This is an interesting piece on the opacity of the algorithms that run legal research platforms.
Digital machinery - in general - is more opaque than analog machinery. In years gone by, analog equipment could be understood, debugged, tweaked by people not involved in its original construction: mechanics, plumbers, carpenters, musicians etc. As digital tech has advanced, eating into those analog domains, we appear to loosing some control over the "how" of the things we are building...
The problem, quite ironically, also exists in the world of digital systems. These are regularly redone from scratch when the "how" of the systems is lost, typically when the minds involved in
its original construction - the holders of the "how" - cease to be involved in its maintenance.
With Deep Learning, the "how" gets more opaque still because the engineers creating these systems cannot explain the "how" of the decisions of the resultant system. If you take any particular decision made by such a system and look for a "how" it will be an essentially meaningless, extremely long mathematical equation multiplying and adding up lots of individually meaningless numbers.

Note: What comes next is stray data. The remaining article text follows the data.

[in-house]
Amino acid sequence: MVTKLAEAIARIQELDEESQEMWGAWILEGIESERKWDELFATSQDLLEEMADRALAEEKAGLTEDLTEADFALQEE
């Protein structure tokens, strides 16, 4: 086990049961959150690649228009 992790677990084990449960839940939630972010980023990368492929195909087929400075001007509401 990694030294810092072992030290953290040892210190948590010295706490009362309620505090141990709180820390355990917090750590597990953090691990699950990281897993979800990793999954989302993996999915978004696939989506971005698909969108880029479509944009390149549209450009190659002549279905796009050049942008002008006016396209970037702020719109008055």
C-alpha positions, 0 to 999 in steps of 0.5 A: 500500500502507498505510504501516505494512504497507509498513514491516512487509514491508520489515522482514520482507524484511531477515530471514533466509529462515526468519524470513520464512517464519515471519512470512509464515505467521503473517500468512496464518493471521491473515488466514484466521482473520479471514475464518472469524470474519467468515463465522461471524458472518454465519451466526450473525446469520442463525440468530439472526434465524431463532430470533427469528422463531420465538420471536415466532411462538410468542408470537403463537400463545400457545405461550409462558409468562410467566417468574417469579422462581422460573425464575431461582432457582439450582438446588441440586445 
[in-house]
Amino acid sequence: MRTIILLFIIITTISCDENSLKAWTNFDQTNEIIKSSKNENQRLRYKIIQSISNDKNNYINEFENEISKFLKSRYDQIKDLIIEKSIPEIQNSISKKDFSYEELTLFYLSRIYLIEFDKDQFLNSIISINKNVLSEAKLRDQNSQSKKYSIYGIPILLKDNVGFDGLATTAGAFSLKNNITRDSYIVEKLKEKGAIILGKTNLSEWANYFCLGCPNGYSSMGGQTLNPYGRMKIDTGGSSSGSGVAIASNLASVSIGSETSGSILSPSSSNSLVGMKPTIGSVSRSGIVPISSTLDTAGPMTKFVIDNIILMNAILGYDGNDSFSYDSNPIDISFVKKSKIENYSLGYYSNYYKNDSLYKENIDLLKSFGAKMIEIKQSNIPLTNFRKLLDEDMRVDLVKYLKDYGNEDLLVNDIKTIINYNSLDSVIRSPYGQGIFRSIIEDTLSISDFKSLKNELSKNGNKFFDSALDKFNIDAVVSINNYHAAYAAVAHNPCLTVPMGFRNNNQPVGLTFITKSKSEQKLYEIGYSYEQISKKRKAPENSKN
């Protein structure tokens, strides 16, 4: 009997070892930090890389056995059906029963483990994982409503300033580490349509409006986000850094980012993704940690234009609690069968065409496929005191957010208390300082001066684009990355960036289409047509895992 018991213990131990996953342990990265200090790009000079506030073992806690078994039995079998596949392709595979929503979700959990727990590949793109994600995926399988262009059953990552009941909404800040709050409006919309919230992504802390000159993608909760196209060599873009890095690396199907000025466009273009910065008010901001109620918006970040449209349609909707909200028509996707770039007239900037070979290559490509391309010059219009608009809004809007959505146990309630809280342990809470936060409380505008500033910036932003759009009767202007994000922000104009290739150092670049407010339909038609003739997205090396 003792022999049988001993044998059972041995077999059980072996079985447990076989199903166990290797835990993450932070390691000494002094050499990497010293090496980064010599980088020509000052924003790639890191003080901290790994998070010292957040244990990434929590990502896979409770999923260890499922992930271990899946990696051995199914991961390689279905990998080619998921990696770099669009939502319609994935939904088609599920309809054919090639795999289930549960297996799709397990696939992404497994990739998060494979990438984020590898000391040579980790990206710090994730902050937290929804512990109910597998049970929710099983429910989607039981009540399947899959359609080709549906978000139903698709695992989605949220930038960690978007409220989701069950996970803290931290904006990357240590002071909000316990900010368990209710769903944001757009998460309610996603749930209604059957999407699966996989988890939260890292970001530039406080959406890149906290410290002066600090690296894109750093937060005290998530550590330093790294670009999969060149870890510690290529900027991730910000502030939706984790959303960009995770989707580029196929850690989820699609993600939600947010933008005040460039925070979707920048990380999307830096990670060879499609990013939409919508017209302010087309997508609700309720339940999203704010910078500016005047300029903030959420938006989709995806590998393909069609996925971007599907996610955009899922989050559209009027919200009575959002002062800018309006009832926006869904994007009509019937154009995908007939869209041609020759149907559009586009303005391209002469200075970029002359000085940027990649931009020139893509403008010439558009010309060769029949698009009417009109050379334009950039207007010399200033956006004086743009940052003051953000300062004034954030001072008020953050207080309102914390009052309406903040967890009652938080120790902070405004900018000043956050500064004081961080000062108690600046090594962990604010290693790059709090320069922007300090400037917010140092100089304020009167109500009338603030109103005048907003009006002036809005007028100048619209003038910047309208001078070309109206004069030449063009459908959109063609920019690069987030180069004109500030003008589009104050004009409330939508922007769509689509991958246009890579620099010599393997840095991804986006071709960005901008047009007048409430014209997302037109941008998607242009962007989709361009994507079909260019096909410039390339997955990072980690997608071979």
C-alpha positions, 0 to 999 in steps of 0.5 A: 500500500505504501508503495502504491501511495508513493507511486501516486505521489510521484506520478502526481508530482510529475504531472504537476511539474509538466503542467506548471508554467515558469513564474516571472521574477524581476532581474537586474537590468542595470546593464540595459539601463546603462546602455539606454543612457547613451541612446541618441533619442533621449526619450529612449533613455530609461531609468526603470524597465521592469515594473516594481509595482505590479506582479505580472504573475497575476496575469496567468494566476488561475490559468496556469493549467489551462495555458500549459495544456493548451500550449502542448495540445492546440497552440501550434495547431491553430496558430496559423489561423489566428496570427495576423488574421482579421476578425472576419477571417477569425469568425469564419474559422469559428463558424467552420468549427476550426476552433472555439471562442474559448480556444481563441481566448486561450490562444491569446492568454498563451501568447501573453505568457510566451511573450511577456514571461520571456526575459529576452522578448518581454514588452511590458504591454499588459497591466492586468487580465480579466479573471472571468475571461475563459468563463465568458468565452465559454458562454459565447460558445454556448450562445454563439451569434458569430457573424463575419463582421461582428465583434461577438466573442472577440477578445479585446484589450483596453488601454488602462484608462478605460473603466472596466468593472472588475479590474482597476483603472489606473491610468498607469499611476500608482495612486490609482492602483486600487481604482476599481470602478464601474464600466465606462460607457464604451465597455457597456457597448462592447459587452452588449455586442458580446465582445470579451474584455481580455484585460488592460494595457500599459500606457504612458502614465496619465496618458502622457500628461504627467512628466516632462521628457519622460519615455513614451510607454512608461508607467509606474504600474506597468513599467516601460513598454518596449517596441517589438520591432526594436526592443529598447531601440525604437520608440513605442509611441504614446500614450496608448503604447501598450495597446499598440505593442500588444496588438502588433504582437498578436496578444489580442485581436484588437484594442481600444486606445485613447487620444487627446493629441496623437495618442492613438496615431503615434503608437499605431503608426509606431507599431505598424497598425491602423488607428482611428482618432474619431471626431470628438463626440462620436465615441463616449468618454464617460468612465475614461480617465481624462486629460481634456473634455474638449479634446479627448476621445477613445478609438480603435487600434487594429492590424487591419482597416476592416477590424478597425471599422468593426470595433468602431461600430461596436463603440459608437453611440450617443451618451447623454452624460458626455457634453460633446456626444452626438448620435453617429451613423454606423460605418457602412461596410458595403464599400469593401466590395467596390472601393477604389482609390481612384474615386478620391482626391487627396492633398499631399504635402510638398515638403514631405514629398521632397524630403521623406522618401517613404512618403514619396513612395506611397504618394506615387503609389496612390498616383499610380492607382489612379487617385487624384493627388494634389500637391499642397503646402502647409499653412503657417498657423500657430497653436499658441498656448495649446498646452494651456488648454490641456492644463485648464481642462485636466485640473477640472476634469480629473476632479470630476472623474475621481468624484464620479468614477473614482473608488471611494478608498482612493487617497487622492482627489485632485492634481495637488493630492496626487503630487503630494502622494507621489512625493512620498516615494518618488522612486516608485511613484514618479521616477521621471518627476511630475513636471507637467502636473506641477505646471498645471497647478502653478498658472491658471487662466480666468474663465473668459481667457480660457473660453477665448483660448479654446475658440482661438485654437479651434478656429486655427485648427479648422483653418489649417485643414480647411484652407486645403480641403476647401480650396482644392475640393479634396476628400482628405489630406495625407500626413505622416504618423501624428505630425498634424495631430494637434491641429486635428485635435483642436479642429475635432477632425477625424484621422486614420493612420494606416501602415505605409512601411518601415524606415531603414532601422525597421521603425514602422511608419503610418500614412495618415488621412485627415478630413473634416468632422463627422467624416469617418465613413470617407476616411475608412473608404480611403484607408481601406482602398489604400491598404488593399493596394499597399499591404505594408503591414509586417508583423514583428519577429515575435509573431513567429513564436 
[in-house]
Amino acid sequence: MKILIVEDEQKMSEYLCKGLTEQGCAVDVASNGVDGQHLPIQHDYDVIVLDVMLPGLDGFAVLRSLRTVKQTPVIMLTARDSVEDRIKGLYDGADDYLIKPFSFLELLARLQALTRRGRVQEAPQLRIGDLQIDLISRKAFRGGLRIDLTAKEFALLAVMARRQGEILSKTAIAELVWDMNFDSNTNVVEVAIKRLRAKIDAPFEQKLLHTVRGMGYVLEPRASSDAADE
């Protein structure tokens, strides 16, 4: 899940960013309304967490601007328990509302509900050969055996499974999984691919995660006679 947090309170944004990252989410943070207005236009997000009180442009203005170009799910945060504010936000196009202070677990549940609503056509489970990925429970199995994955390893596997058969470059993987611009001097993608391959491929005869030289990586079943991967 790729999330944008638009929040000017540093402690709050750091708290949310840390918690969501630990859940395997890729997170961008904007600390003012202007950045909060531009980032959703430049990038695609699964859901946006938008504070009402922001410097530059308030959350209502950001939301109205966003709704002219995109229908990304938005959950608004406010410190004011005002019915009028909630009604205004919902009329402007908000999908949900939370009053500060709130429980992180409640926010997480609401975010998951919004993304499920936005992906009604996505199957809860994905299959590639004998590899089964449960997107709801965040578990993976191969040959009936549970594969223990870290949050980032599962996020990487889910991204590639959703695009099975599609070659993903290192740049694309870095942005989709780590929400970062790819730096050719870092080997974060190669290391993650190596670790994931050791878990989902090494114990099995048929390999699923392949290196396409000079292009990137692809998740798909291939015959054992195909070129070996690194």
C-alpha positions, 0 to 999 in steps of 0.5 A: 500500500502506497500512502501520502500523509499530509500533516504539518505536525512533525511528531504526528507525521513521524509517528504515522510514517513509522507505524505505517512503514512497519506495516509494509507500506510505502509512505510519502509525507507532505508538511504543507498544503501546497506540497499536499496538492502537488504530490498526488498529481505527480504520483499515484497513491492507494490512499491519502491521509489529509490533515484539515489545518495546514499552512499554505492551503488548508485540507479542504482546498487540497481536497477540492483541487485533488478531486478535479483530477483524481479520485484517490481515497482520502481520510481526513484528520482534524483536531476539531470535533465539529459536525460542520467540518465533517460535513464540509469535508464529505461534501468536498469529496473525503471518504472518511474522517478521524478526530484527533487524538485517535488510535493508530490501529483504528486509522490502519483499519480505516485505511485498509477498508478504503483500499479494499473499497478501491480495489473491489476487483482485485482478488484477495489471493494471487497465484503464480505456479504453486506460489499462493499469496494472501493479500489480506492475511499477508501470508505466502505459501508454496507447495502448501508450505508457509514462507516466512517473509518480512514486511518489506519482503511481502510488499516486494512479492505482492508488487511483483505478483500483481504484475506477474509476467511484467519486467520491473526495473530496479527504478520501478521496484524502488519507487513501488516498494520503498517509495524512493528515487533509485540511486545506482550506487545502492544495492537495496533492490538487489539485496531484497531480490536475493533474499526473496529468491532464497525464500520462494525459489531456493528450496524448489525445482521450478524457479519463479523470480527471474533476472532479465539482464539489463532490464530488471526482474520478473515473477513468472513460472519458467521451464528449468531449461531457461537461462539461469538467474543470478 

In part 15 of the What is Law series I have posited that we will deal with the opacity of deep learning systems by inventing yet more digital systems - also with opaque "hows" - for the purposes of producing classic logic explanations for the operation of other systems:-)
I have also suggested in that piece that we cannot, hand on heart, know if our own brains are not doing the same thing. I.e. working backwards from a decision to a line of reasoning that "explains" the decision.
Yes, I do indeed find it an uncomfortable thought. If deductive logic is a sort of "story" we tell ourselves about our own decision making processes then a lot of wonderful things turn out to be standing on dubious foundations.